Utility Companies Offer to Swap Land Near National Park Sites in Exchange for Building Massive Power Lines through Park

 
PRESS RELEASE
  FOR IMMEDIATE RELEASE
Date:   January 23, 2012
Contact:   Bryan Faehner, Associate Director for Park Uses, National Parks Conservation Association P: 202.419.3700 C: 202.731.1847
Alison Zemanski, Media Relations Manager, National Parks Conservation Association P: 202.454.3332; C: 202.384.8762


Utility Companies Offer to Swap Land Near National Park Sites in Exchange for Building Massive Power Lines through Park

Controversial power line proposal threatens health, views and wildlife at national parks on the Delaware River

Statement by Bryan Faehner, Associate Director for Park Uses, National Parks Conservation Association

“Three popular national parks in New Jersey and Pennsylvania are threatened by the controversial Susquehanna-Roseland power line project, one of several transmission projects proposed for fast-tracking by the Administration. Delaware Water Gap National Recreation Area alone enjoys more than five million visitors annually – most of whom come from nearby urban areas – seeking the park’s inspiring views and outstanding recreational opportunities.  Building massive power lines across these parks will harm the very resources the parks were established to protect.

“Pennsylvania Power and Light Electric Utilities (PPL) and Public Service Electric and Gas Company (PSE&G) propose to build massive power lines including 200-foot-high towers across the Delaware Water Gap National Recreation Area, the Middle Delaware National Scenic River, and the Appalachian National Scenic Trail in New Jersey and Pennsylvania. The utilities must first receive permits from the National Park Service (NPS) to move forward with constructing the proposed power lines and have recently offered to purchase and conserve adjacent lands near these national parks in exchange for the Administration’s support for the power line project.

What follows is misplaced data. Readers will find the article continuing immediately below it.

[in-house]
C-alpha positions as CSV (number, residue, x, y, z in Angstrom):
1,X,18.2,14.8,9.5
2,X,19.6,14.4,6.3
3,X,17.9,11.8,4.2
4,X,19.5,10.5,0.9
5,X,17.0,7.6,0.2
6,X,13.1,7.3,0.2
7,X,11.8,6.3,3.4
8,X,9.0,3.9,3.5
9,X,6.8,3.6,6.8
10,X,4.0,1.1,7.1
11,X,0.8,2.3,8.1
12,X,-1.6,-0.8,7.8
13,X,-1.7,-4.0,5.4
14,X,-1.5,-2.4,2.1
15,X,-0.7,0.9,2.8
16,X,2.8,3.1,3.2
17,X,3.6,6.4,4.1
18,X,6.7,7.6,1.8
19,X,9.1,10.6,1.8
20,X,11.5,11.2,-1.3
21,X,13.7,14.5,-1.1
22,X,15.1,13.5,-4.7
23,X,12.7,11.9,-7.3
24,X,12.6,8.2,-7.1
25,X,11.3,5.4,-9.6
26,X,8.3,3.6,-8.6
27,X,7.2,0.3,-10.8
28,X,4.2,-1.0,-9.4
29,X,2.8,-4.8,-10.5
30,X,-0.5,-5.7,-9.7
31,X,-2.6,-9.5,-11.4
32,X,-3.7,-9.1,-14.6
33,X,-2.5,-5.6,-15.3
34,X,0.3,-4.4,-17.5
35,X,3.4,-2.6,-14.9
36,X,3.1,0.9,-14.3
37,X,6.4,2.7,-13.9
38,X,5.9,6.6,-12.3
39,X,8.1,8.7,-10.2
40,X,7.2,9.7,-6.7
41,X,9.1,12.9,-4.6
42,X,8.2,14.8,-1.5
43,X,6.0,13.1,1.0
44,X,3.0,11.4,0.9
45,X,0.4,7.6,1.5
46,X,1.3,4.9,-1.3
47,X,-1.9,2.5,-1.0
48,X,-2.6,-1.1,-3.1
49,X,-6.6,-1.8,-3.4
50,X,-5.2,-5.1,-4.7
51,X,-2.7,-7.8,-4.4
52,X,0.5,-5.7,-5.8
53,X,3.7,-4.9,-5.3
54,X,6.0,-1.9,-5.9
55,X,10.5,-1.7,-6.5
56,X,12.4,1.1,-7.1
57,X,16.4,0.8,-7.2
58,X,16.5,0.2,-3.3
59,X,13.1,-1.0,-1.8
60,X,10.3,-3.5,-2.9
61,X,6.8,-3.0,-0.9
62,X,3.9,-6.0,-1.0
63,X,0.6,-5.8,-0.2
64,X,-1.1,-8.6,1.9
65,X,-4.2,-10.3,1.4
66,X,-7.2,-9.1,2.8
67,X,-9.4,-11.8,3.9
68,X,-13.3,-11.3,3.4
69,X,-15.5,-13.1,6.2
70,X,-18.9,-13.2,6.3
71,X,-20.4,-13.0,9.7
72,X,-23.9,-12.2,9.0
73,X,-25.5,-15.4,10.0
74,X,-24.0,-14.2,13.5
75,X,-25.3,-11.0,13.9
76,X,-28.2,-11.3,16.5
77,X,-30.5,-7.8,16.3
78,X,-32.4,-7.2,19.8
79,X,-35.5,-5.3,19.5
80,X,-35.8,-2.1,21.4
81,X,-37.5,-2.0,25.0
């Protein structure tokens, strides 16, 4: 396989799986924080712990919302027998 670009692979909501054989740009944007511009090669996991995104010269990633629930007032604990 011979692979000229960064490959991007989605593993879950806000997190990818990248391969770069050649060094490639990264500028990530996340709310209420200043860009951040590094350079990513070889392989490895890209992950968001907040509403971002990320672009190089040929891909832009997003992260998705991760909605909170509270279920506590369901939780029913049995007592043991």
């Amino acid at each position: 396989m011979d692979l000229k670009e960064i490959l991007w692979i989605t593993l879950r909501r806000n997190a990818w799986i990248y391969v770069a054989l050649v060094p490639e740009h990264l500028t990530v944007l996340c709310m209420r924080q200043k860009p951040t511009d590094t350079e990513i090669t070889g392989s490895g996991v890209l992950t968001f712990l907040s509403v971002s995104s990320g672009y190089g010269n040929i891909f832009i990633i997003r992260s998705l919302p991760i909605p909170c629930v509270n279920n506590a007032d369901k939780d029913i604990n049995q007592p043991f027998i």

“PPL and PSE&G’s proposal to protect additional lands around the park disregards the damage that would occur through the construction and operation of their proposed massive power line.  Of particular concern, the power lines would serve as giant extension cords to polluting coal-fired power plants upwind of these parks, increasing air pollution that could threaten park forests and wildlife as well as residents and park visitors. The proposal would violate several NPS-related statutes which were created to protect our national parks from such encroaching development threats.

“Approval of this power line would violate the National Park Service Organic Act, which calls on the agency to “conserve the scenery” and to “leave parks unimpaired for the enjoyment of future generations.”  While this Act instructs the Park Service to conserve the scenery, this proposal would do the opposite, and make the park less attractive for park visitors.

“We encourage all park advocates to submit your comments for the National Park Service’s Draft Environmental Impact Statement for the Susquehanna-Roseland power line project. Comments will be accepted through January 31, 2012.”

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